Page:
Heriot-Watt receives GBP1.3million to make medical devices smaller, smarter and cheaper



Engineers and scientists from across Heriot-Watt University have been awarded £1.3 million to tackle one of the biggest problems facing the medical profession: making advanced medical devices smaller, smarter and cheaper than current versions.   

Optical, mechanical, electronic and manufacturing engineering and science experts from across the university will form the new Medical Device Manufacturing Group, led by Professor Duncan Hand, who also leads the five-university EPSRC Centre for Innovative Manufacturing in Laser-based Production Processes.

The Medical Device Manufacturing Group will address the challenges in the manufacturing of medical devices, driven by the clinical need for efficient and cost-effective solutions, to develop miniature systems for micro-endoscopy and micro-surgery. 

Medical devices play a key role in healthcare, including diagnosis, therapy, monitoring, rehabilitation and care. Improved manufacturing processes will enable a much wider use of such devices, with a clear benefit to patients and the NHS through improved reliability and robustness. 

The group will now focus on finding new ways to customise medical devices for patients. Currently, customisation is primarily focused on medicines, but the Heriot-Watt team will explore the potential to customise devices for patients, such as drug delivery devices that respond to external stimuli, or parts tailored to ‘fit' a particular patient by using flexible manufacturing processes such as laser machining or 3D printing.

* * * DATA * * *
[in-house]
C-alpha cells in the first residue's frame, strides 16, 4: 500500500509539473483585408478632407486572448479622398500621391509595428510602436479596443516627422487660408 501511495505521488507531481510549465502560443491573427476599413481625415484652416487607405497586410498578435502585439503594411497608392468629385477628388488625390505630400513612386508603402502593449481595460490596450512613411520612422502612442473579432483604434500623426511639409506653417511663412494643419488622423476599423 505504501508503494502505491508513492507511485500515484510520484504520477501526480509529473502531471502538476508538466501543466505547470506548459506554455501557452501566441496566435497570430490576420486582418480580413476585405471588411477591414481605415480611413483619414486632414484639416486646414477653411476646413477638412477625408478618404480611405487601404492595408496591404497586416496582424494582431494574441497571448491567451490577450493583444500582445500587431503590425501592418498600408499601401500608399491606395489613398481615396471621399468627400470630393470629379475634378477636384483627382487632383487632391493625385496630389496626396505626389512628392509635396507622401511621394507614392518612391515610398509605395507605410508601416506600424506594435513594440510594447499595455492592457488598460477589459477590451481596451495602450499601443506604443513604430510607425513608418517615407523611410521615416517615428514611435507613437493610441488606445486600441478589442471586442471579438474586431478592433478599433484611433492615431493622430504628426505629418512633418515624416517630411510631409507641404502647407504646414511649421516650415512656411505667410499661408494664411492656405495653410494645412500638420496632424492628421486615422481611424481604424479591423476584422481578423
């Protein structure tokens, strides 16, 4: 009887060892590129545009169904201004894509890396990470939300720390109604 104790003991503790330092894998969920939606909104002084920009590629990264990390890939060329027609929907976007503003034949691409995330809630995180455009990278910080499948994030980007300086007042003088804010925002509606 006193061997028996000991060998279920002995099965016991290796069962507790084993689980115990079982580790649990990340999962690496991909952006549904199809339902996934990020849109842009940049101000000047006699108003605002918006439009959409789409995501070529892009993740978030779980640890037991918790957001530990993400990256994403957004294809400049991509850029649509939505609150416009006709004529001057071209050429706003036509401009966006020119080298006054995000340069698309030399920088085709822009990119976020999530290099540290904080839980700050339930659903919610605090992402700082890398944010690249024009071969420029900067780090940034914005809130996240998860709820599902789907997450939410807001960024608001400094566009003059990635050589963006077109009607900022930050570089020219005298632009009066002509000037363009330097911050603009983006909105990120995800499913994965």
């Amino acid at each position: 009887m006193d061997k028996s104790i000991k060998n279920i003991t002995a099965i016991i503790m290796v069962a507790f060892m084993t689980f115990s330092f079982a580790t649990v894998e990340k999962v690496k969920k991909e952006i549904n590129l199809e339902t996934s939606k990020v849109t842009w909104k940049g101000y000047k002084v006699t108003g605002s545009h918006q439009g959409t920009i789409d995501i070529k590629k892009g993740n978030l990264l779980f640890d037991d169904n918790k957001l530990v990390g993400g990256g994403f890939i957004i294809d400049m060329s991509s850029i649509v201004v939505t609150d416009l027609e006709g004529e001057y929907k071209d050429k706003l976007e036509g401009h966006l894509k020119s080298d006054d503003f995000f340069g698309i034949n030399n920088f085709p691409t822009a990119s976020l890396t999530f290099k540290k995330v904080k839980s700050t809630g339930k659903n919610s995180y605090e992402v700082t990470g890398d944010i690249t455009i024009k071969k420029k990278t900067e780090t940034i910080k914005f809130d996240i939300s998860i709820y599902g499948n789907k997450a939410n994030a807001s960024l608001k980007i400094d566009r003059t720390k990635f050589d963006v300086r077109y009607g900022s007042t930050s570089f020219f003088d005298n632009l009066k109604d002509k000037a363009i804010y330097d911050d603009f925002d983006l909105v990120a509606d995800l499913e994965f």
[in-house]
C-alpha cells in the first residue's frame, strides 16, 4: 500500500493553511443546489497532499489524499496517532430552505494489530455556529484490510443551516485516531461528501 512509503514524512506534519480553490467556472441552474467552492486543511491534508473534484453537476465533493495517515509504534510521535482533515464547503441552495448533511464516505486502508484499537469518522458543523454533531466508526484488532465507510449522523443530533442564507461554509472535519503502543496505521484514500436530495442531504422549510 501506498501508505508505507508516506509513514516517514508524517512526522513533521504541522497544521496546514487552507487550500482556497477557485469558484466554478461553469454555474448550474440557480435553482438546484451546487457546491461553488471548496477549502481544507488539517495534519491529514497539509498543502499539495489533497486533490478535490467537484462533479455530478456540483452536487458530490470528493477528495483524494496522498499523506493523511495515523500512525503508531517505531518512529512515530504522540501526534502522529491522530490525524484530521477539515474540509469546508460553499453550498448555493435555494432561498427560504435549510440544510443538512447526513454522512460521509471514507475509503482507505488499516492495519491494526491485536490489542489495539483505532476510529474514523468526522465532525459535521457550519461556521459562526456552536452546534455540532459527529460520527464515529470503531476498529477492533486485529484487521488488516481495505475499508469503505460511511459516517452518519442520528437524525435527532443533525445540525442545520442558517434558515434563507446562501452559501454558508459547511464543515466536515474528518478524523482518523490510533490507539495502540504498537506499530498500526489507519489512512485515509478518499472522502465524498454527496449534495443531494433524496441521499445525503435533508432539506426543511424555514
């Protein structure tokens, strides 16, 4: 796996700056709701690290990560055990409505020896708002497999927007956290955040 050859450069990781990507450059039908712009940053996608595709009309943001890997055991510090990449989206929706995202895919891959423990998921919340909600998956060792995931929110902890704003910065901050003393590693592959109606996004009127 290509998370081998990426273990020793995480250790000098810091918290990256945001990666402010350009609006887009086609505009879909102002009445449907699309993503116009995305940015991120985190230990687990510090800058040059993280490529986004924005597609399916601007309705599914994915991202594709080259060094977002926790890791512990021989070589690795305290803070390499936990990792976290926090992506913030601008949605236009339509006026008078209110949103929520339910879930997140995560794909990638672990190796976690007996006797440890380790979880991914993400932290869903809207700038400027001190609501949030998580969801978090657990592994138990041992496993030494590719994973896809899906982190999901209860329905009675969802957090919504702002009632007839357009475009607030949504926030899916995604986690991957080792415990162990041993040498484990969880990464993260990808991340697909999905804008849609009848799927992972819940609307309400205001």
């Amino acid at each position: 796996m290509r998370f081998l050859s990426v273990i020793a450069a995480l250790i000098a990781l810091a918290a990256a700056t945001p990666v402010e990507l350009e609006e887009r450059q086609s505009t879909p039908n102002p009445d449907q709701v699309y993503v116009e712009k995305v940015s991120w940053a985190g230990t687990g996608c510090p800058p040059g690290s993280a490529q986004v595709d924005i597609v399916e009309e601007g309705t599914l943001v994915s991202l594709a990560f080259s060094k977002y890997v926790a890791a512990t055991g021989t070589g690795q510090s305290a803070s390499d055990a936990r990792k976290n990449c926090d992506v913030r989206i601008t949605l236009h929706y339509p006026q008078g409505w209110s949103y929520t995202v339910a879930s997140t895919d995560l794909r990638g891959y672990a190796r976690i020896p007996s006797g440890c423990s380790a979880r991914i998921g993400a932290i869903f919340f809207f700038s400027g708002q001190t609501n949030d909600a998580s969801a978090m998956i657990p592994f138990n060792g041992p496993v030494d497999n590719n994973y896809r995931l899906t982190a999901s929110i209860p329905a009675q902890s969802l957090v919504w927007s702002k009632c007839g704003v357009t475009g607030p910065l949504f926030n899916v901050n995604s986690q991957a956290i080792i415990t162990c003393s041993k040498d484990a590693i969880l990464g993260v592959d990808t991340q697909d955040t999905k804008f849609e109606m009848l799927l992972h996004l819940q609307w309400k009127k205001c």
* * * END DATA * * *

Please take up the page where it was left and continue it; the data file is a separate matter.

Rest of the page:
Professor Duncan Hand, director of the EPSRC Centre for Innovative Manufacturing in Laser-based Production Processes at Heriot-Watt, said, “We're asking clinicians and industry representatives what their priorities and clinical needs are; then we'll engineer realistic, cost-effective solutions for them. 

“Medical devices pose their own particular manufacturing challenges, given the required operating environment and the need for cost effectiveness. 

We'll be investigating how to miniaturise multi-technology systems with the functionality that clinicians, industry partners and, ultimately, patients require; devising packaging and integration systems that keep devices safe, stable and smart.

Professor Duncan Hand

“The additional challenge is ensuring they can all be manufactured at a low cost, to make sure the healthcare sector can afford them.” 

Through previous research and appeals from clinicians, the Heriot-Watt team has already identified some priority areas. They plan to develop a suite of medical devices that can be incorporated into, or onto, the end of optical fibres, so that lasers can target, treat or remove lesions or tumours better, and in a less invasive way for the patient. Also in the pipeline are miniature robotic systems that could detect or remove cancerous tissue. 

Research into the manufacturing of medical devices at Heriot-Watt has increased significantly in recent years. The latest funding from EPSRC compounds its previous support for the university in this area, alongside significant investment from the Science and Technology Facilities Council and the Medical Research Council